Presidential influence is indeed important to the Indigo Girls, along with a lot of other issues. Their website cites their dedication to numerous other causes, including the environment, the importance of independent media, justice and human rights, Native American concerns, voter education, women's health, and, of course, music and being queer. As early as 1990, The Baltimore Sun noted that the ladies "seem to pop up wherever there's a rally or a chance to make a political statement for a cause they support." Amy Ray justified that, commenting that, "There are so many problems that we don't feel like we can do enough." That would include publicly criticizing then-governor George W. Bush, says Mother Jones, for refusing convicted murderer Karla Faye Tucker's plea for mercy before she was executed in 1998.

The coolest part about the Indigo Girls' activism is their connections with the places they visit. Upon meeting Native activist and Green Party candidate Winona LaDuke (pictured) for instance, the duo came to support "indigenous activism" and respect how the Natives believe in "everything in balance" with consideration for generations of tomorrow. Today, the group continues to support "community work, fundraising and political organizing," according to NPR, which notes that such support has "been central to their approach to booking any of their tours." Emily Saliers told writer Karen Tongson that she and Amy Ray found playing benefits were "much more gratifying" than any other show.

The Indigo Girls in film

A question that bears asking is, with all they have done, how come the Indigo Girls haven't made more television and film appearances? Notably, they did perform "I Don't Want to Talk About It" for the 1993 movie Philadelphia, which Smithsonian Magazine says "was the first major studio film to face the AIDS crisis head-on." And Kissing Fingertips notes that the duo had a brief cameo in 1995's Boys on the Side. Then there was the obscure film Chasing Indigo in 2000, whose two lead characters stash some money on the Indigo Girls' tour bus and spend the rest of the movie chasing it down.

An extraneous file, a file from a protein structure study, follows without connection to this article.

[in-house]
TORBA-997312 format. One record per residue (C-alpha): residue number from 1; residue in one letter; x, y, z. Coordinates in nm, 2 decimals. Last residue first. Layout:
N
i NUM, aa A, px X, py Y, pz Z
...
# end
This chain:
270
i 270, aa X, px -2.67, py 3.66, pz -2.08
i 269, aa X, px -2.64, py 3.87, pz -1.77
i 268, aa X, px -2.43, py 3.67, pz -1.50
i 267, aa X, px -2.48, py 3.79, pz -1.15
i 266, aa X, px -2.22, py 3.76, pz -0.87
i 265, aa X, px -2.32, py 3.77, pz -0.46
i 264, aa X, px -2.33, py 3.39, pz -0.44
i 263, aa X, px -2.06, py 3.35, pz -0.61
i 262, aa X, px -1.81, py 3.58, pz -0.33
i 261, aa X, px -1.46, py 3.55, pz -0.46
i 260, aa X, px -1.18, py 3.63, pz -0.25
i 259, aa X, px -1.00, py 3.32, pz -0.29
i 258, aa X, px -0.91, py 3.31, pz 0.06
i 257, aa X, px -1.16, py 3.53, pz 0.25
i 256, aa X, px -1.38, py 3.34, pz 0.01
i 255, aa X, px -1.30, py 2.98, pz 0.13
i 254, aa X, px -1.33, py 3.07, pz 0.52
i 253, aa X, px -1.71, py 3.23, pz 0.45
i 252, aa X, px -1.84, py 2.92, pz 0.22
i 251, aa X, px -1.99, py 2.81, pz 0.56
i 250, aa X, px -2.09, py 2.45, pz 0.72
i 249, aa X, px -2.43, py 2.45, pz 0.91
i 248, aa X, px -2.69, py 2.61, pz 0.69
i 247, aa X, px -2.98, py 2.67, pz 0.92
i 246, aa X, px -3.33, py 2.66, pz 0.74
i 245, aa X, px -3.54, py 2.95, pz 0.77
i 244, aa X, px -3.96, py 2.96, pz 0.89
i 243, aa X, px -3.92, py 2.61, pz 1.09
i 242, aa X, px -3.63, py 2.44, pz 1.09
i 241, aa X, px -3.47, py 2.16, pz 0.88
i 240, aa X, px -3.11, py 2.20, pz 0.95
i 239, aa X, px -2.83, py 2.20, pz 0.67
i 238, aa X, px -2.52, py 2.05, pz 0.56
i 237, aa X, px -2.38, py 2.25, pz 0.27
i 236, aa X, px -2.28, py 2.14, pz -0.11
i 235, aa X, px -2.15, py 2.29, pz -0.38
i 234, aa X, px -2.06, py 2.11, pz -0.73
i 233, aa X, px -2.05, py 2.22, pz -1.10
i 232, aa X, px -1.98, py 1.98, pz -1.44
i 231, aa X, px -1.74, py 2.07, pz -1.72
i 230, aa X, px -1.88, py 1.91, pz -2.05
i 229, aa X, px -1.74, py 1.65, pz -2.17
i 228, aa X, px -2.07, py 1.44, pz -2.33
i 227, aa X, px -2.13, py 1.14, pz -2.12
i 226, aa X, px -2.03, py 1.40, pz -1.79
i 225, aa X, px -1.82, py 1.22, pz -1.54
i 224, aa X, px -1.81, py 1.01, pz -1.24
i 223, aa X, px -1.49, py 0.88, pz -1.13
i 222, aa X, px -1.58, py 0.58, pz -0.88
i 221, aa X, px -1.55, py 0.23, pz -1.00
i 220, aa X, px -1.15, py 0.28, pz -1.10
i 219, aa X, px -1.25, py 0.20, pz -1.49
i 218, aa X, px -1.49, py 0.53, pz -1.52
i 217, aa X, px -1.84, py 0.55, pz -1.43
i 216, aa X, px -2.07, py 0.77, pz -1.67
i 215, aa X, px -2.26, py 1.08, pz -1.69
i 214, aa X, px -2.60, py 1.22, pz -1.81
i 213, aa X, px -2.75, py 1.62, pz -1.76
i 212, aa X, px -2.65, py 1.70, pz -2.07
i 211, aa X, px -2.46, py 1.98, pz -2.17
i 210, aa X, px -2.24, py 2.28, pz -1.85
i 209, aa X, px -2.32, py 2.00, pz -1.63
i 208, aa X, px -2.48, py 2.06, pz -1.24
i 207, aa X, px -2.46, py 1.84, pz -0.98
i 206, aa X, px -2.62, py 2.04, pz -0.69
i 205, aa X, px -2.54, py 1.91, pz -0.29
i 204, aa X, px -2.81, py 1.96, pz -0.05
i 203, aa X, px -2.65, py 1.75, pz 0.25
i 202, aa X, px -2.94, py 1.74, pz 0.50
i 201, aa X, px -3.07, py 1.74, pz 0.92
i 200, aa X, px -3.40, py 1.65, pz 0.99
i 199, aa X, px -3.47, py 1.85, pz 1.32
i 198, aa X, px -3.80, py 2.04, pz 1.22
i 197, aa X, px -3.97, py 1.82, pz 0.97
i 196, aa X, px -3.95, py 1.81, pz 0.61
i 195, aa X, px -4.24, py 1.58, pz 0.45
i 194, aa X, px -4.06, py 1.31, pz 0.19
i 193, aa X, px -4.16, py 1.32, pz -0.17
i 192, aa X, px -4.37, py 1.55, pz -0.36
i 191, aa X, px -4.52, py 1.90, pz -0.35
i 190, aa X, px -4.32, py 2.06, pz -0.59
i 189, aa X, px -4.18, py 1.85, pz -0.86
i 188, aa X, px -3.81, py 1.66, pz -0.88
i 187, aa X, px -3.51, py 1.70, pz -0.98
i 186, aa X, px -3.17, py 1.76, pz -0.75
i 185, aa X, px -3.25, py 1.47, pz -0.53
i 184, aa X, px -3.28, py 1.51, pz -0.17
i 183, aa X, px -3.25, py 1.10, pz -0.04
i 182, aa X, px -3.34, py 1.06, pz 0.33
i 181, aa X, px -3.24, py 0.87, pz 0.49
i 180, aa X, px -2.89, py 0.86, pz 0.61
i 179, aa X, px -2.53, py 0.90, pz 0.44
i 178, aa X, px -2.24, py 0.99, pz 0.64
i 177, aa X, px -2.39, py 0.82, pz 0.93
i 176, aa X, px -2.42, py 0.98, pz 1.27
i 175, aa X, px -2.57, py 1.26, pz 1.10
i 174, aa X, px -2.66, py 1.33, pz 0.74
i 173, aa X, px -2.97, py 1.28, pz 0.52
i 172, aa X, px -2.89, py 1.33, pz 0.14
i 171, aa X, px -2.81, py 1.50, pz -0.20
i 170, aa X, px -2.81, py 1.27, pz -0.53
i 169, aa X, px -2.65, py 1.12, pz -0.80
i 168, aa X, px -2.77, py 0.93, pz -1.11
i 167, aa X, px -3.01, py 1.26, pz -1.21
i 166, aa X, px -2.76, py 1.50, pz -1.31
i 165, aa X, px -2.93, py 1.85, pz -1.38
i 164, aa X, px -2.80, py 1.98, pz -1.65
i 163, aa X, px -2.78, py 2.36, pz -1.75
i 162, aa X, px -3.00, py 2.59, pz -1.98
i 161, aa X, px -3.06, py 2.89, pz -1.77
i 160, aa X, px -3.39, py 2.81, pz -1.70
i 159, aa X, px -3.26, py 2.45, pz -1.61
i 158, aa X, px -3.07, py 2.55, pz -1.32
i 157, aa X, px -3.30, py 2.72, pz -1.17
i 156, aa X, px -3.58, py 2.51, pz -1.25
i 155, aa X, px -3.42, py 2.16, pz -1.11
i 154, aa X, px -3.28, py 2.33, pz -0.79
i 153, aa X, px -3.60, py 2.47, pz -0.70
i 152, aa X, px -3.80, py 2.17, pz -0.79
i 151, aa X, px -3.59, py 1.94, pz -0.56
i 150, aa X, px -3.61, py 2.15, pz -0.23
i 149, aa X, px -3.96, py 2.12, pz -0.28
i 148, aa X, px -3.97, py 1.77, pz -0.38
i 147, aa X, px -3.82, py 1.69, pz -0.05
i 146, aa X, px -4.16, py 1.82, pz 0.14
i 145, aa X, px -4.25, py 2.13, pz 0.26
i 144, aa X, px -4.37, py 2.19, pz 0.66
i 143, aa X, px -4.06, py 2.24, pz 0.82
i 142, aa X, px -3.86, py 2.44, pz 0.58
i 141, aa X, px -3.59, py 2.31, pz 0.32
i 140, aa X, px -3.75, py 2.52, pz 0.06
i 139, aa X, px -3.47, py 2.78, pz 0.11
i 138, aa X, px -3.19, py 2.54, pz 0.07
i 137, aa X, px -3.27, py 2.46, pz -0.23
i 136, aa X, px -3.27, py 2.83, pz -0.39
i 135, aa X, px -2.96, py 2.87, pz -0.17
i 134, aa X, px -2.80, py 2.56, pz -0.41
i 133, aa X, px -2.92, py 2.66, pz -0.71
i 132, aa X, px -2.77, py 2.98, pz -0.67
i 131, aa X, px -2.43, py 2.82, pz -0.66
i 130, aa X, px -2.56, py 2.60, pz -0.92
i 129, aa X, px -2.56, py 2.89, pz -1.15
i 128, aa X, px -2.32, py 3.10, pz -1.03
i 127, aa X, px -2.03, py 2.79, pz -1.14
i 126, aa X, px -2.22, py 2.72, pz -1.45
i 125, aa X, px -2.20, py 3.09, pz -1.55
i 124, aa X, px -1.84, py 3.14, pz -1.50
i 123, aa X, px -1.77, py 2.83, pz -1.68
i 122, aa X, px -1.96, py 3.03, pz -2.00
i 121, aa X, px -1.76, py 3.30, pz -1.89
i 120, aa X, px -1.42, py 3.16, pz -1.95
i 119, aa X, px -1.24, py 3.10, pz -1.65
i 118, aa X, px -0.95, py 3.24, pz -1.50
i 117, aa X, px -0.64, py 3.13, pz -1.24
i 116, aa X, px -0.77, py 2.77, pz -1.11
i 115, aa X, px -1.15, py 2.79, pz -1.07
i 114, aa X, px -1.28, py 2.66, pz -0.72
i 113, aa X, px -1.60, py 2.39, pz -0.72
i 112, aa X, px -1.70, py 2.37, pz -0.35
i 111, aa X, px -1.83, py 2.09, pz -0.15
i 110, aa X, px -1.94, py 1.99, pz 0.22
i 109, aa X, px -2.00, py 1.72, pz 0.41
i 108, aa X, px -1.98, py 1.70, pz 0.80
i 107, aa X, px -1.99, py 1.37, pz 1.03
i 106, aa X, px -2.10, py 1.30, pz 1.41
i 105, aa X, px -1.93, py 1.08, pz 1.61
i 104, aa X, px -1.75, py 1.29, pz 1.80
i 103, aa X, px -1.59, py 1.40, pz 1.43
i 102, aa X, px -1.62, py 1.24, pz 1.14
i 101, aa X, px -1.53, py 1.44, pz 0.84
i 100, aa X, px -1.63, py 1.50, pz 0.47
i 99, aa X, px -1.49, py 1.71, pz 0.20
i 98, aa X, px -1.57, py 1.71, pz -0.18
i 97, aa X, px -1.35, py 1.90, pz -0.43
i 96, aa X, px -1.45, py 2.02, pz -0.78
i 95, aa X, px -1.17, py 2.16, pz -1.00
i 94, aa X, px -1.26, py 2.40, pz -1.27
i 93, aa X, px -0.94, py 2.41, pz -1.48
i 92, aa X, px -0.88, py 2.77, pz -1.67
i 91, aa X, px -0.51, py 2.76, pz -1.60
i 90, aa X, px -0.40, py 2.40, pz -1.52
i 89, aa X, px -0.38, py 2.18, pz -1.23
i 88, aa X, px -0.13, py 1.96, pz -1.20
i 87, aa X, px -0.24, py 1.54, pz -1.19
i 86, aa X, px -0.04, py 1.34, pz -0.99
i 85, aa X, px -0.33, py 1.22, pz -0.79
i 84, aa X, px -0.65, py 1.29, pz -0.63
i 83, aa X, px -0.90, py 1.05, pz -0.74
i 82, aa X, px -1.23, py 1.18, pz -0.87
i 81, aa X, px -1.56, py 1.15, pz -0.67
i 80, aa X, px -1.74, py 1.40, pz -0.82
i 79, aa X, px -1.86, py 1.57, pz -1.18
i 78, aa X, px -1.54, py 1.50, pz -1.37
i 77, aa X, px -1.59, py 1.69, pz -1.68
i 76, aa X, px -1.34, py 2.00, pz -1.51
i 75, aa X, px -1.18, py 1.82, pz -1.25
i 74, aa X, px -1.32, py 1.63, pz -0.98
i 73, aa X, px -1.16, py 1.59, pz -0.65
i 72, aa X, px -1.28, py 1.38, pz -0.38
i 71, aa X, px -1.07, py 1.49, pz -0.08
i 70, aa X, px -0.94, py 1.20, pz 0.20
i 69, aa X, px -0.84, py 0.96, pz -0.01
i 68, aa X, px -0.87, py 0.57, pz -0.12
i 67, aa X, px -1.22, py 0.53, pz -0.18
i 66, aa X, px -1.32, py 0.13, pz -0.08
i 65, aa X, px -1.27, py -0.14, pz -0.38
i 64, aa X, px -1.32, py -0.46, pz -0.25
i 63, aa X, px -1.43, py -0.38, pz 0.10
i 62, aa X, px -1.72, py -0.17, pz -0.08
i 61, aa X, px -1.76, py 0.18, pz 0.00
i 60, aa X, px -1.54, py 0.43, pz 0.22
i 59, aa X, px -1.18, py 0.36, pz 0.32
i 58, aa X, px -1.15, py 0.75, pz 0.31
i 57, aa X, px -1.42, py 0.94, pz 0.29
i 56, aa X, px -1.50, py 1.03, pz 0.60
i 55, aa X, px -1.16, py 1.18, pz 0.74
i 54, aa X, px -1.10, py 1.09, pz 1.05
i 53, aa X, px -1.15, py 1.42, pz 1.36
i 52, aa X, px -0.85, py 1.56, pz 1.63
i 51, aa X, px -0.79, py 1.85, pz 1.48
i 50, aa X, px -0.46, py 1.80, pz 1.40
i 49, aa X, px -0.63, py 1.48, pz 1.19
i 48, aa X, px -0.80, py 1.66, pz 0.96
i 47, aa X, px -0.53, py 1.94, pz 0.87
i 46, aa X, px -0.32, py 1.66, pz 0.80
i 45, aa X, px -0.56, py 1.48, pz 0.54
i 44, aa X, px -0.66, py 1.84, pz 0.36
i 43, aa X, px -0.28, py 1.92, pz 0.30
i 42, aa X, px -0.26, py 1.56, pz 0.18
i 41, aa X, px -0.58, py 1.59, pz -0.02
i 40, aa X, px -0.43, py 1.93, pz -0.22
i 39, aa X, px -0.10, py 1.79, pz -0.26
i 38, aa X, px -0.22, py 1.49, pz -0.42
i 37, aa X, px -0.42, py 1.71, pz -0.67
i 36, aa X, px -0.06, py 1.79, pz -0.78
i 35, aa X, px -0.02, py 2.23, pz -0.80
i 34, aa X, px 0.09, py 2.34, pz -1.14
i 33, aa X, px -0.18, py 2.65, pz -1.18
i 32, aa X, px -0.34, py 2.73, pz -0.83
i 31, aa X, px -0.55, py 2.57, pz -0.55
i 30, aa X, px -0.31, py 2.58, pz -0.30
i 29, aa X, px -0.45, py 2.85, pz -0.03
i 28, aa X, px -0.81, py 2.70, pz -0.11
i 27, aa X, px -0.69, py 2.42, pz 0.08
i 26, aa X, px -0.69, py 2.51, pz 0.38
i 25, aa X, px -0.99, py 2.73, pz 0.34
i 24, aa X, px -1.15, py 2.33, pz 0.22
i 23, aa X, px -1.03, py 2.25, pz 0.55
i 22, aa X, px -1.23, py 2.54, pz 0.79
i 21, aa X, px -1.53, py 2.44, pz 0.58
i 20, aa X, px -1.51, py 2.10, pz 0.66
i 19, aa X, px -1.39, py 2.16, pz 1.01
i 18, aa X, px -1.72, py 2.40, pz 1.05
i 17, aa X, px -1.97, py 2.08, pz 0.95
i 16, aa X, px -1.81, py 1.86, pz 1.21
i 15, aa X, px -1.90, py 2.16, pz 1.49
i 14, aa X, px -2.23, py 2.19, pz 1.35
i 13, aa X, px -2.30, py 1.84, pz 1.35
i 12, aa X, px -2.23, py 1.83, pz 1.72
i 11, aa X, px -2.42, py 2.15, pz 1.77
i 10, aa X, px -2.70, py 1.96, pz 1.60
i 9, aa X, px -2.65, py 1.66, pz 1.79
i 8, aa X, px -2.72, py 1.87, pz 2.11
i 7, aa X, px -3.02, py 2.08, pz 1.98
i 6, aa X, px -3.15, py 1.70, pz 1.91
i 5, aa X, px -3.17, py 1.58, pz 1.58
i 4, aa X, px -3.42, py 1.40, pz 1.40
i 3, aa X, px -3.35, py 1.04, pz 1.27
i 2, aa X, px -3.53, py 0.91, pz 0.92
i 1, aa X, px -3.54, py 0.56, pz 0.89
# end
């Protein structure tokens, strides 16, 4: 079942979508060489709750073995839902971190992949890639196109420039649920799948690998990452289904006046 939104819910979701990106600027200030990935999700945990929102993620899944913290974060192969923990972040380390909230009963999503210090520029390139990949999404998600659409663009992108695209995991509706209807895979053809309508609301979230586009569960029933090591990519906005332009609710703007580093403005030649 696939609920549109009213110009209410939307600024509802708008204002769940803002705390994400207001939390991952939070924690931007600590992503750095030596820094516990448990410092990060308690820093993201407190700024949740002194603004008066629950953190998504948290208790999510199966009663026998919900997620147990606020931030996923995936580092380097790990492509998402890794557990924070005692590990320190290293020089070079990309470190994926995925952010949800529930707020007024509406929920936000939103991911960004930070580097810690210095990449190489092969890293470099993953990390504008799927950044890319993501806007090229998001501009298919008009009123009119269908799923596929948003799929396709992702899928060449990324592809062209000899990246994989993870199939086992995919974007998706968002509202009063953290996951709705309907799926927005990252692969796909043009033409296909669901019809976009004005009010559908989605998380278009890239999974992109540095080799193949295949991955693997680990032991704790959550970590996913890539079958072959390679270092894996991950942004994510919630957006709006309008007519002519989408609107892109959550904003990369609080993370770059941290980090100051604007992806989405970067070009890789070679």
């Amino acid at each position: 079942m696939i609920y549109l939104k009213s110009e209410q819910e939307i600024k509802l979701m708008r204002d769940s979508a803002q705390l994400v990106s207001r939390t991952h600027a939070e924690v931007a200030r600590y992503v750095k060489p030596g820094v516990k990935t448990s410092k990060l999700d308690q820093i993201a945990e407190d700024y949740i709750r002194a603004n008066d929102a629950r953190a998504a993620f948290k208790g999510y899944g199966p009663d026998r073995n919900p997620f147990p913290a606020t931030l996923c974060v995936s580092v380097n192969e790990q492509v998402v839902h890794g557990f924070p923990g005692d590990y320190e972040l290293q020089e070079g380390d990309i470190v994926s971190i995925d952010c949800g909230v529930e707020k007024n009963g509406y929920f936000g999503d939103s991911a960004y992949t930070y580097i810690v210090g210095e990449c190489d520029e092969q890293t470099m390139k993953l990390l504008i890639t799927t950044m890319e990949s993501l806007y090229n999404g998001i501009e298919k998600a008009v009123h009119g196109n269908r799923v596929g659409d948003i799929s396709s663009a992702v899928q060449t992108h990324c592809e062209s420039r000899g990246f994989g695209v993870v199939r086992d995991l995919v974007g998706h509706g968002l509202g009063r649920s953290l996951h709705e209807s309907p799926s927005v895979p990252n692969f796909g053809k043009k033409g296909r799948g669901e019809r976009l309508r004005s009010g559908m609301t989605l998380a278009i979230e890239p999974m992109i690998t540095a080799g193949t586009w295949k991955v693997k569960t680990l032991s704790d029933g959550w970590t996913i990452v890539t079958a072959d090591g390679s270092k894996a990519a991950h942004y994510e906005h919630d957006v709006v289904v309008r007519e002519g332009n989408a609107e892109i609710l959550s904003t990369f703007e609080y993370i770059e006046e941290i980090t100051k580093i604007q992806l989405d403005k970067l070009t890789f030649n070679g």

More curious is why the Indigo Girls have never appeared on Saturday Night Live, although they were spoofed in 2005 by comediennes Rachel Dratch and Amy Poehler, with an appearance by fellow musician Sheryl Crow. But although Amy Ray appeared on the soundtrack for The Amazing Spider-Man in 2012, plus a small slew of other lesser-known shows, appearances by the Indigo Girls are pretty sparse. Fans should fear not, however, for the pair began working on a long-awaited documentary about their band in 2020, says The Hollywood Reporter. The project was being directed by Alexandria Bombach, who planned to use "never-before-seen archival footage." Also, YouTube and the band's own Facebook page each have a decent smattering of official videos, live performances, and interviews.

On tour with the Indigo Girls

Check this out: As of May 2020, the Indigo Girls had performed 320 live concerts, says Concert Archives. Yet it's one thing to sound great on an album and quite another to sound great live — but the Indigo Girls can do both, and early reviews of their show reflected that. When Colorado writer and photographer Tim Van Schmidt saw them in 1989, he wrote that their "straight to the heart harmonies and impassioned delivery exhibited rare sincerity." And when he saw Amy Ray backstage, she kindly chatted with him before he was ousted by security.

Here's another surprise, too: In 2006, the Indigo Girls' website stated outright that fans were welcome to tape their shows (audio only, no video). Amy Ray and Emily Saliers also appeared on top of things when they performed before a COVID-cautious yet sold-out drive-in crowd in Atlanta in October 2020, even as Ray noted to The Atlanta Journal-Constitution, "This is not the way we thought we'd see Ameris (Bank) Amphitheatre." But even a pandemic can't stop this dynamic pair, who are planning more shows beginning in April 2021. Indeed, as concert promoter 1911 noted, the Indigo Girls always have (and probably always will) "amaze conventional pundits with their ability to grow and thrive no matter what the state of the music industry is at any given point."